Soon thereafter, Blockbuster bought Sound Warehouse and prohibited it from renting movies. Sound Warehouse still exists, but only as a music outlet, the profits of which are now Blockbuster's, of course.

What's so great about a company that, rather than actually competing, simply buys out its only serious competitor, depriving consumers of the sort of prices only competition can produce? Surely this is not what we mean when we extol the virtues of the "free markets" of capitalism over those societies with tighter government control?

Pamela Gilbert-Snyder

Houston

I read your feature in the Sept. 5 issue on the "5 Hottest Radio Markets" with a great deal of interest and some puzzlement as to the criteria used.

Some of the growth figures cited for '94 vs. '93 were not so extraordinary. For examples: 8% for San Diego, 7.4% for San Francisco and 5% for Miami are all below the 11% for the radio industry for the first seven months of '94 and 9% for July.

The New York radio market, not cited as one of the five hottest, is up 10.7% for the first seven months and 11% for July. .*.*. At this rate, the market will finish at about $375 million for the year, an all-time high.

Sanford Josephson

Executive director

New York Market Radio

Broadcasters Association

New York

Editor's note: The five markets were selected on the basis of gross radio revenues per household, determined by dividing gross radio revenues by the number of households in the market.

Your article "Coke ices joint venture" (AA, Sept. 5) demonstrates again the proven folly of going head to head with industry giants. Snapple's apparent belief they can sustain direct competition with Coke and Pepsi without leveraging Snapple's real strengths is now obviously a flawed strategy.

Unfortunately, [Snapple President-CEO] Leonard Marsh's closing comment in your article gives even less hope for the future of this potentially great company. A "smaller piece of a huge category ..." without real, consumer-demanded brand differentiation, only remains successful in a growing market.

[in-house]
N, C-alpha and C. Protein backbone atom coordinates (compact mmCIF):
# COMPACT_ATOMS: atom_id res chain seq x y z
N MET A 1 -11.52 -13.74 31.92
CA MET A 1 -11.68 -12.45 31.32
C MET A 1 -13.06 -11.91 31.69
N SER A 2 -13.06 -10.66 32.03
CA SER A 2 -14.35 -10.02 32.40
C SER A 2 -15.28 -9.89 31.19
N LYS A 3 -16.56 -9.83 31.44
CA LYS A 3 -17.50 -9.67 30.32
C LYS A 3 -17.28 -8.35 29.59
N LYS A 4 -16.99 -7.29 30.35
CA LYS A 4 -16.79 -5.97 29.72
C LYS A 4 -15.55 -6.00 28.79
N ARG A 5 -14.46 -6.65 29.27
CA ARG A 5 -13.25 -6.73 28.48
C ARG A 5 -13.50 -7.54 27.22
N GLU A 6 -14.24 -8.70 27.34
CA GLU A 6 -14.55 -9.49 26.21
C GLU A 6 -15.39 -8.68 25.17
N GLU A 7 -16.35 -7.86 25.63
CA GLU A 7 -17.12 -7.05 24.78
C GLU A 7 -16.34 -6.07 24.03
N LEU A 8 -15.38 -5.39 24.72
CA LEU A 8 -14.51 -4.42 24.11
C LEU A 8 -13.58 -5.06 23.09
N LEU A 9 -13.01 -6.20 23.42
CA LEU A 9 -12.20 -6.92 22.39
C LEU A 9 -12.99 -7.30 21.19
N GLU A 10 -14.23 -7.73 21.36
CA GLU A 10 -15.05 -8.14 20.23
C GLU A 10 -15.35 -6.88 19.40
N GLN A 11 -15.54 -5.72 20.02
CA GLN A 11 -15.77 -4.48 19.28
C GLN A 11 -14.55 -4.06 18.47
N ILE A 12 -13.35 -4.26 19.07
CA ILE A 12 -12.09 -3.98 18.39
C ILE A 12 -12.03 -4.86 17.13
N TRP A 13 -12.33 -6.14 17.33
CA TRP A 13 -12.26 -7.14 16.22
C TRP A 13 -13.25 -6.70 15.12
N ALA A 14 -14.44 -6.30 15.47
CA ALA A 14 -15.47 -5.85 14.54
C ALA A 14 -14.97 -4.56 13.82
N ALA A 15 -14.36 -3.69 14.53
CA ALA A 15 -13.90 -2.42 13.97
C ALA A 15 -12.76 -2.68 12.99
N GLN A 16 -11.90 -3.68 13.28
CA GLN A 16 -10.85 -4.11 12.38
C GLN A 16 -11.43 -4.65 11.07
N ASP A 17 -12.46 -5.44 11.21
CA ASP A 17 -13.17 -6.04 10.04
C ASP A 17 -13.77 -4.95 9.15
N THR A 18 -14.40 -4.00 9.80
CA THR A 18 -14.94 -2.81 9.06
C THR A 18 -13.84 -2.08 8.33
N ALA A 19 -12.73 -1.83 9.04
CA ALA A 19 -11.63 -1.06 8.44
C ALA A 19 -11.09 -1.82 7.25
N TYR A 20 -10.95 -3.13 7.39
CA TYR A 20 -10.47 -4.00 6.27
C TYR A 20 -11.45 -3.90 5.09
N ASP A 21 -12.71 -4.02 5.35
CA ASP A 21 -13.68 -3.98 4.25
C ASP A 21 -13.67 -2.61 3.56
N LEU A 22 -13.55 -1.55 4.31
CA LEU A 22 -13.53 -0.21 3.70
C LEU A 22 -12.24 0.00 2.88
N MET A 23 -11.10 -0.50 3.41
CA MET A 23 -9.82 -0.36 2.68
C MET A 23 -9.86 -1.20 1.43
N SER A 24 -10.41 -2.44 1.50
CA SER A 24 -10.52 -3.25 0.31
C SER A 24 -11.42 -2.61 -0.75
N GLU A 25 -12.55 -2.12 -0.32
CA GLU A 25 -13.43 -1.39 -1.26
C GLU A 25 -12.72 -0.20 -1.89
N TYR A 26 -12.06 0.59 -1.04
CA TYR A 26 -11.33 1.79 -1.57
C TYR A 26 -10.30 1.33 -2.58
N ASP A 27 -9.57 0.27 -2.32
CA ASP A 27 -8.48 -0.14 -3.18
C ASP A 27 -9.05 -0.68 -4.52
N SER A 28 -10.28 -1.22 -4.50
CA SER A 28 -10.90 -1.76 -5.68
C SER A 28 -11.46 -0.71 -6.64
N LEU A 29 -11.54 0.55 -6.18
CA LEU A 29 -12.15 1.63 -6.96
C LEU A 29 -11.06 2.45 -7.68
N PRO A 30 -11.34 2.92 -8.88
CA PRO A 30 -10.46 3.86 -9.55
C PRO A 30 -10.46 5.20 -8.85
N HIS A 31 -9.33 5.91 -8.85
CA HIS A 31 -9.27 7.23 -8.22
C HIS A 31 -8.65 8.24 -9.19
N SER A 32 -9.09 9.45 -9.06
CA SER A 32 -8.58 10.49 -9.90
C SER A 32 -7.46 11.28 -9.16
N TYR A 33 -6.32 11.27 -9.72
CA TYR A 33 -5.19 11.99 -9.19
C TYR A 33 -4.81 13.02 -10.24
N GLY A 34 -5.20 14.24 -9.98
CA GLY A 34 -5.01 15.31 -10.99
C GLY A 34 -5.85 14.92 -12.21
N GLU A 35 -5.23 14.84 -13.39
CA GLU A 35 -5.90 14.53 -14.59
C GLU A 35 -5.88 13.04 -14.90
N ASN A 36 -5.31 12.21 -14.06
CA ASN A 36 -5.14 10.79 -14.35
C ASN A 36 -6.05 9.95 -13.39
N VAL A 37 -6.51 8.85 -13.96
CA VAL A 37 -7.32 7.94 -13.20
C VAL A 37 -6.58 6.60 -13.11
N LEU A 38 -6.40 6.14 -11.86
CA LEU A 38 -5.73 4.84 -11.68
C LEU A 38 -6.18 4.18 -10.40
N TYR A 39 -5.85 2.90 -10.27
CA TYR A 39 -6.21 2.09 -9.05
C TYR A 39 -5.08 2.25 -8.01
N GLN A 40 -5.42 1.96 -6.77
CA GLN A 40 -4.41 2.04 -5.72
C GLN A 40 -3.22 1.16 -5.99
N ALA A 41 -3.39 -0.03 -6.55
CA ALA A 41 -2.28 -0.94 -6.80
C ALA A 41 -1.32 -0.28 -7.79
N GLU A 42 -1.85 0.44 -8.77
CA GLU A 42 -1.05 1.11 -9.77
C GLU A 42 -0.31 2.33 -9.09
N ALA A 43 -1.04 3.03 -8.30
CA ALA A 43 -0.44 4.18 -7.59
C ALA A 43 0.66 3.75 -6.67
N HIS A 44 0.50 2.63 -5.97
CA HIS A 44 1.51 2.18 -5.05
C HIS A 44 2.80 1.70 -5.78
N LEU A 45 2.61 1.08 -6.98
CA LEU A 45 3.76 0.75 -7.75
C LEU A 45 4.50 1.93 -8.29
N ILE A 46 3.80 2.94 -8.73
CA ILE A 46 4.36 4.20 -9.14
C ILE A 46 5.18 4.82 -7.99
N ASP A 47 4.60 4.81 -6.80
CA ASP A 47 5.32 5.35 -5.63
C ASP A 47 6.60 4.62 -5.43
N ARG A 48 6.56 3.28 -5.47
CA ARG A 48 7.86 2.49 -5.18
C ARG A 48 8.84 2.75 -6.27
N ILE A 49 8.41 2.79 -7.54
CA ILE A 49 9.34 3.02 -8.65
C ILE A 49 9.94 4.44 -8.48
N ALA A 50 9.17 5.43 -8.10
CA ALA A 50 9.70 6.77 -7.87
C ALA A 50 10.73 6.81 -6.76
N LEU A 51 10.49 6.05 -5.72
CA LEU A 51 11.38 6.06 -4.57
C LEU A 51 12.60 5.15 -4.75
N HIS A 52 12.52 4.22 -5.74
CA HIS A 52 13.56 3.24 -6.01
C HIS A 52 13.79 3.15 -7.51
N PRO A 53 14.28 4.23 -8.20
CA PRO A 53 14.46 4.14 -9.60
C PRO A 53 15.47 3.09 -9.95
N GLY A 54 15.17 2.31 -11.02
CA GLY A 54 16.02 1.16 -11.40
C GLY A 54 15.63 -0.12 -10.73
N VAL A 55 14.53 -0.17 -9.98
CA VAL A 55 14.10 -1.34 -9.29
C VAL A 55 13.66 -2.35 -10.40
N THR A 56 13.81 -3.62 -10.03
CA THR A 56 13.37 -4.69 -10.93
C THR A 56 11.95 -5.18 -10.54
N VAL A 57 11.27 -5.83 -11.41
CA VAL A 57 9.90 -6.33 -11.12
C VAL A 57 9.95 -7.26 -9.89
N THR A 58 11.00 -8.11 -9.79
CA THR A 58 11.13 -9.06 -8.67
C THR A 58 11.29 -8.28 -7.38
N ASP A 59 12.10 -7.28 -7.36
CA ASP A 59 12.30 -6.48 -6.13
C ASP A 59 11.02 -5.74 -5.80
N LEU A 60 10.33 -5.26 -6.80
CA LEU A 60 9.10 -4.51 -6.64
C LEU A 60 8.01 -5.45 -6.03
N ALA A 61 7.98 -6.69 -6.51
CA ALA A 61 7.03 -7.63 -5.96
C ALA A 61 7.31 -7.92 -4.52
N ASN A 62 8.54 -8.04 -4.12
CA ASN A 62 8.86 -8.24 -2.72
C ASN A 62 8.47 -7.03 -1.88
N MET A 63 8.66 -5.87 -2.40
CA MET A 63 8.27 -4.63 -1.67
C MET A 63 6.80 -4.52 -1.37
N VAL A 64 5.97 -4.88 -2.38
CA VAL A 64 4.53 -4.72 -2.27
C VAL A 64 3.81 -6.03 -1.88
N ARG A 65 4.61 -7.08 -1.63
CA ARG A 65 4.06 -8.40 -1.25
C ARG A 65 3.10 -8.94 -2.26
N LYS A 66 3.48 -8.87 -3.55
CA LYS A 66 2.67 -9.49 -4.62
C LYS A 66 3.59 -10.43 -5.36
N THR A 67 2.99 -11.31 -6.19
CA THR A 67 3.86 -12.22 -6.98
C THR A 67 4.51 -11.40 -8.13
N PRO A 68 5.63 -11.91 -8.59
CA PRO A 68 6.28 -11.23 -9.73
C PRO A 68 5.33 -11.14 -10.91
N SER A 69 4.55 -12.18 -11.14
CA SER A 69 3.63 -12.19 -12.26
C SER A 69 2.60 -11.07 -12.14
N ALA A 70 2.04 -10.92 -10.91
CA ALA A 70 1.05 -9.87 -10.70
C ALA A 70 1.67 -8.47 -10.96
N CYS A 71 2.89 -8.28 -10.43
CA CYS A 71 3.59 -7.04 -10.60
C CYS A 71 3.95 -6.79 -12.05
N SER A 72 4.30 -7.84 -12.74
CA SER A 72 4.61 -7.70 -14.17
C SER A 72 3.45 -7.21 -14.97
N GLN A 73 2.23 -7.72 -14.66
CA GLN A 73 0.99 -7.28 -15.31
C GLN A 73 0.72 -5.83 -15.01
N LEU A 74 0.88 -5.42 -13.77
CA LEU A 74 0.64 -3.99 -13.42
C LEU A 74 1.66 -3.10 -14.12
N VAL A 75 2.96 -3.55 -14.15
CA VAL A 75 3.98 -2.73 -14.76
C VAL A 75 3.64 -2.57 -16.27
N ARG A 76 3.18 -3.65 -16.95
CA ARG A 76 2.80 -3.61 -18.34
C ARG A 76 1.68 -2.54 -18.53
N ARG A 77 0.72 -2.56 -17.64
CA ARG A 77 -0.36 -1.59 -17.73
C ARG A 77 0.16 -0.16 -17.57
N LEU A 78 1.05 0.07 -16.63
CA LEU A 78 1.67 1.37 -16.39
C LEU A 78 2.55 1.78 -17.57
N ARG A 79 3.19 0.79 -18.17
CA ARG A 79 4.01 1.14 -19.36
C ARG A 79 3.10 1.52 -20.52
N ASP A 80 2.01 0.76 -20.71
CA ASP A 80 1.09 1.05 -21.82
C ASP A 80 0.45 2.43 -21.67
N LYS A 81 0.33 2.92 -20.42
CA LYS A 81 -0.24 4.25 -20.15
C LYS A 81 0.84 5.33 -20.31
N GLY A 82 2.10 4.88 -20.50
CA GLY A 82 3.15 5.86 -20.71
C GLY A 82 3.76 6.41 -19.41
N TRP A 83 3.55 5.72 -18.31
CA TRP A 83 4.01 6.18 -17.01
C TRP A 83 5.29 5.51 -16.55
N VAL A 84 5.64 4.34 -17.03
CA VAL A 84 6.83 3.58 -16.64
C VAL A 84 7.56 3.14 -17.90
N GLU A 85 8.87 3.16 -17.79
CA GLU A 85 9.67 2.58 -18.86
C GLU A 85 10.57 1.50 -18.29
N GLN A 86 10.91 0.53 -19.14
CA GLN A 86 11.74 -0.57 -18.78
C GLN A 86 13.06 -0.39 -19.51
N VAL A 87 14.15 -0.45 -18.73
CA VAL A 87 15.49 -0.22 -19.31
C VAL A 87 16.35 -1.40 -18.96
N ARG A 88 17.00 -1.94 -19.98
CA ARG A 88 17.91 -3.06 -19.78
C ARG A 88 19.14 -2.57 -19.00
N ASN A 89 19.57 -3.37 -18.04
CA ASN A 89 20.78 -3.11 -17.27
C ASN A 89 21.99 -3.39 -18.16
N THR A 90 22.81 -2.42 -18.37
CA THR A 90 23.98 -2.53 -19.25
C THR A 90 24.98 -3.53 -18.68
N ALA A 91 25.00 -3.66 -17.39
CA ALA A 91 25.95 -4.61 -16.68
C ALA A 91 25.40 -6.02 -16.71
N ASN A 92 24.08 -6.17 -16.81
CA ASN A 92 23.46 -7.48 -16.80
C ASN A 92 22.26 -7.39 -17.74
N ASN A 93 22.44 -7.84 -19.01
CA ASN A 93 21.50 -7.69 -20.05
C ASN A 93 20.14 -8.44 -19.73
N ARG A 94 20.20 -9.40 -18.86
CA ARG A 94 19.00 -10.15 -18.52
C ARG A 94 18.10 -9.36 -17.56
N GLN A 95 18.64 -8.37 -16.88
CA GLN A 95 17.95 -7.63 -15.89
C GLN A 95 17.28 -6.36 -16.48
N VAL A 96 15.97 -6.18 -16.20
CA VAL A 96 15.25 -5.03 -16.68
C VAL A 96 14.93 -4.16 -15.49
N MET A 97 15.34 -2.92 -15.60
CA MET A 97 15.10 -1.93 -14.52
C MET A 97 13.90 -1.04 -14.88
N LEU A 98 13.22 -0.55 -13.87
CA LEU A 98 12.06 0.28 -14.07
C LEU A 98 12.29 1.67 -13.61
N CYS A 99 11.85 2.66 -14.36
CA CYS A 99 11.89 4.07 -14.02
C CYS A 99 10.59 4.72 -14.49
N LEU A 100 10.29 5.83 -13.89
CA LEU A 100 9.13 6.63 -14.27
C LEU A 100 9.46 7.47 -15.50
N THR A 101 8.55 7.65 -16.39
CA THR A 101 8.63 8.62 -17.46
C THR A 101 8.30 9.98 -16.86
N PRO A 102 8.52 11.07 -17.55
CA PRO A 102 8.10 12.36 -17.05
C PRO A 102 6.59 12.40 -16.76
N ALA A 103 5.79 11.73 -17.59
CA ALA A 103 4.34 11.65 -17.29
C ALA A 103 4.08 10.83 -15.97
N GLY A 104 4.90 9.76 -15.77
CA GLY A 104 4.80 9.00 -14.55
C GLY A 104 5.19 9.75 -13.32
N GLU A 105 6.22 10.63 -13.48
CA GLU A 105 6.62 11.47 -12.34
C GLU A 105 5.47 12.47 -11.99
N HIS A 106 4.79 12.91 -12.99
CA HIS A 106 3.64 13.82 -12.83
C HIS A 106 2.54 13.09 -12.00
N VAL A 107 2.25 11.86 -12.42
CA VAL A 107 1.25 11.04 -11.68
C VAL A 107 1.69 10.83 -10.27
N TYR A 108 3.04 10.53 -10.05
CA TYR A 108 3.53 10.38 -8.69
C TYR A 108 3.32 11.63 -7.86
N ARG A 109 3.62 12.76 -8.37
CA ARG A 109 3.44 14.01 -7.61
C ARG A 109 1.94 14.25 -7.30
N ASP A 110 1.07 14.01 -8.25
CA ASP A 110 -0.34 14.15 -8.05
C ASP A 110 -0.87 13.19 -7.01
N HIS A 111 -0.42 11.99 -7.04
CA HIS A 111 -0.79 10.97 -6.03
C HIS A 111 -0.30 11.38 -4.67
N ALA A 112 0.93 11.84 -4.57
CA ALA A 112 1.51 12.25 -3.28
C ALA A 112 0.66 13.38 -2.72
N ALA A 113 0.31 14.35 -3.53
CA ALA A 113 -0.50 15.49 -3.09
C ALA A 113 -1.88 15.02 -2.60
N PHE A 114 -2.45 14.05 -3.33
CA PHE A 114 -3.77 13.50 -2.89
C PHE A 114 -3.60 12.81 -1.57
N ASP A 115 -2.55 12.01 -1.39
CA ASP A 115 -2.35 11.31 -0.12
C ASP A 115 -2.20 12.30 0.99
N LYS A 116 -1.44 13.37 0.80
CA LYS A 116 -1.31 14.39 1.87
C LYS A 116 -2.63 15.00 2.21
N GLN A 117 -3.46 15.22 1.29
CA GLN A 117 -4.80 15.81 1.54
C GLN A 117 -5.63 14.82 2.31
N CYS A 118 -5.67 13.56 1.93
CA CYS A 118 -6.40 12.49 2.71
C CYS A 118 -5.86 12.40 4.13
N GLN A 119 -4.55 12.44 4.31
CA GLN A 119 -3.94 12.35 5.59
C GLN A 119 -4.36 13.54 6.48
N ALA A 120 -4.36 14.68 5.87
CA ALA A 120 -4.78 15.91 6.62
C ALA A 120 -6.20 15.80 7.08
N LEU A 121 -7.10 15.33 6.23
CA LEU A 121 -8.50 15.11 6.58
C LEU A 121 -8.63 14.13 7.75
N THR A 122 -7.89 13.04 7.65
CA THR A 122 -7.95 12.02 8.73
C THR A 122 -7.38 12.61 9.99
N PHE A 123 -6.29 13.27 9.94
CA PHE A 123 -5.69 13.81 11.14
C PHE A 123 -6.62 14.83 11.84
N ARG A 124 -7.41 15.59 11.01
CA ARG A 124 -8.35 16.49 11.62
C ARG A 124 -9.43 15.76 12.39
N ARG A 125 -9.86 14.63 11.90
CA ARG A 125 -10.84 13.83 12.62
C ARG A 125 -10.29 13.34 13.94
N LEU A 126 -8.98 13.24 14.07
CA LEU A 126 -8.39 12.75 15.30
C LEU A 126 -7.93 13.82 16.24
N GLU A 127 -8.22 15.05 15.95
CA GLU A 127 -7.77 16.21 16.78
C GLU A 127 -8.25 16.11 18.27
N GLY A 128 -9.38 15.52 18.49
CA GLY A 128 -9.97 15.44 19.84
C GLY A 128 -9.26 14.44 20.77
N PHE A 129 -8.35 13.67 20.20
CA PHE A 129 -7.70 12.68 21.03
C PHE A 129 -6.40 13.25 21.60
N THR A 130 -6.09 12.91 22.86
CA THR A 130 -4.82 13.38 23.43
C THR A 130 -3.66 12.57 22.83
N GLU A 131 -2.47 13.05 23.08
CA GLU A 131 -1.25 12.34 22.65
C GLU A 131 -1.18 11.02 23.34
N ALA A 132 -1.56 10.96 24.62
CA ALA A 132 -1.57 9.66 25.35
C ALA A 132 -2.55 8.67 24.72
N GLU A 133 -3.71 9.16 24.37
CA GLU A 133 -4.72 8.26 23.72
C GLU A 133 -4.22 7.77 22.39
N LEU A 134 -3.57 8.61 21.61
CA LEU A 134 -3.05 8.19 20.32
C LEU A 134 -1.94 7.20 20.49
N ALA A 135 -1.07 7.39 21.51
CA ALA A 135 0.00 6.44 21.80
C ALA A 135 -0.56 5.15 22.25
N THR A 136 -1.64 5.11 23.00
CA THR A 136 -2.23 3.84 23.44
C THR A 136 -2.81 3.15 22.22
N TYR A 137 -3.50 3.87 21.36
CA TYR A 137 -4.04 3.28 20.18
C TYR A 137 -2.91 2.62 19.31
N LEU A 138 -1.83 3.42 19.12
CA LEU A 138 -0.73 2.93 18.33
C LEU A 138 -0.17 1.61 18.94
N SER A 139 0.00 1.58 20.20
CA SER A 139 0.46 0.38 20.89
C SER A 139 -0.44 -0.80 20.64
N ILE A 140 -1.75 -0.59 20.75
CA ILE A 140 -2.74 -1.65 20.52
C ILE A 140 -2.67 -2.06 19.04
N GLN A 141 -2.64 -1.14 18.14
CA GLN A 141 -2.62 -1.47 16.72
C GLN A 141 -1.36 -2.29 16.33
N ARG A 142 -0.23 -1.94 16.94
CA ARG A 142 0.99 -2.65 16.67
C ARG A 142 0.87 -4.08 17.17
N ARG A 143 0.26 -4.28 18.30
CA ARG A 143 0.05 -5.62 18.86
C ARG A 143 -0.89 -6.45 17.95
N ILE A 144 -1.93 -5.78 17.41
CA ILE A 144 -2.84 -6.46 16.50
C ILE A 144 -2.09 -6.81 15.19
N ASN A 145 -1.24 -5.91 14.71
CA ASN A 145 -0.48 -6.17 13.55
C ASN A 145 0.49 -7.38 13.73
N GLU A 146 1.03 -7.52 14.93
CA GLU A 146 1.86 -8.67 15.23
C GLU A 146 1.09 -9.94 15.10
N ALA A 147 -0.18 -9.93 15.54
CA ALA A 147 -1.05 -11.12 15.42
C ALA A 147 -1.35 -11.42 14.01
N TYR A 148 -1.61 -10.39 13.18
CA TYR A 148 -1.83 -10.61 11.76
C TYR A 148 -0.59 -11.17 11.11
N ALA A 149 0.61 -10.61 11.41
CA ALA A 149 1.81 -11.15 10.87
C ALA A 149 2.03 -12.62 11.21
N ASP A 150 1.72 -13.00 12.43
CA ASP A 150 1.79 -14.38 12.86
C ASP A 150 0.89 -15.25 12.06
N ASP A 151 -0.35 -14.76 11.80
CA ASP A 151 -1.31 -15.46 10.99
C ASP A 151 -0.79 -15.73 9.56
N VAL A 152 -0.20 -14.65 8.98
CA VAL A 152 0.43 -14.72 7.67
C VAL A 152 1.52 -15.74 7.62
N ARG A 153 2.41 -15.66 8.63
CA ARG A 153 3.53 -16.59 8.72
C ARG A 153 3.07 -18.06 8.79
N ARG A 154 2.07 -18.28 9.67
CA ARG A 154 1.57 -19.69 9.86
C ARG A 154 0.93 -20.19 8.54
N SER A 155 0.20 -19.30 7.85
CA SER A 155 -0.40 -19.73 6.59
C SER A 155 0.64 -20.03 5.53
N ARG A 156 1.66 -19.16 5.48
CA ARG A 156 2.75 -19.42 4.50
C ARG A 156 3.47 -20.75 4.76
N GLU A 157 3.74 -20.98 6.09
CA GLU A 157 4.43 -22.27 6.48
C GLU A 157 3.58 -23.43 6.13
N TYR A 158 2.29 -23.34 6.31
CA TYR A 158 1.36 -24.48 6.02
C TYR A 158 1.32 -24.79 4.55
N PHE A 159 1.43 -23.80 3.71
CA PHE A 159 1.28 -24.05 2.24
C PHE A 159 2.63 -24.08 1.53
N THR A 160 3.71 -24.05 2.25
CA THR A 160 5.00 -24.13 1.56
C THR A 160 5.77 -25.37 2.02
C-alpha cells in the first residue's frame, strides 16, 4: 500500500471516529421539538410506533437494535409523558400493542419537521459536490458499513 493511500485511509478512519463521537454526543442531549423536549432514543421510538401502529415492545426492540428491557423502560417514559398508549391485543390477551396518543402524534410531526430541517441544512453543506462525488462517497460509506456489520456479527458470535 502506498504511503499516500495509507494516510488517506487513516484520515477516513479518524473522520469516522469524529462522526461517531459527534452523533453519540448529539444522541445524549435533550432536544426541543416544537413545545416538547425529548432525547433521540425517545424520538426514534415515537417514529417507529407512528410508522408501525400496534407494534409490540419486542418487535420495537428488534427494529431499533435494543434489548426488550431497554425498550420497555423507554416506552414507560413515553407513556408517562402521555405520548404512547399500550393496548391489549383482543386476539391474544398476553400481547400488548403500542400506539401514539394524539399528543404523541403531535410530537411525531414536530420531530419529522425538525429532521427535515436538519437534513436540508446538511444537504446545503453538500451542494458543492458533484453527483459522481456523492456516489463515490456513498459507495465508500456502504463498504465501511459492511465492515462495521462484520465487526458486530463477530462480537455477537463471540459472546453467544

This market, like all others, will stop growing. When it does, Coke and Pepsi will maintain shelf space. Undifferentiated brands will lose their place. For a recent example, you only need look at the rapid demise of the California Cooler brand when the wine cooler category cooled.

Mitchell Gooze

Partner, OMT Group

Santa Clara, Calif.

Jim Brady, in late 1992, just prior to our current Veep assuming office, I wrote you regarding your relentless assailing of then Vice President Dan Quayle. You assured me not to worry, the ponderous Al Gore would offer you many opportunities to take a few pot shots also.

Almost two years have passed. He has; you haven't. Prove me wrong, but nary a word in your weekly column about "Re-inventing Al." I would think your helping them circle the wagons a bit premature, although the flip-flops of the current administration might help dictate it.

They are now embracing Dan Quayle's family values, although Surgeon General Elders says it's okay for teens to have sex, but don't smoke afterwards!

Ken Elert

Elert & Associates

Wauwatosa, Wis.

Jim Brady is right about spelling problems (Brady's Bunch, AA, Aug. 29). For another prominent example, just turn to Page 15 of the same issue where a headline urges us to attend an Ad Age conference on "intergrated" marketing.

Ray Lewis

Northbrook, Ill.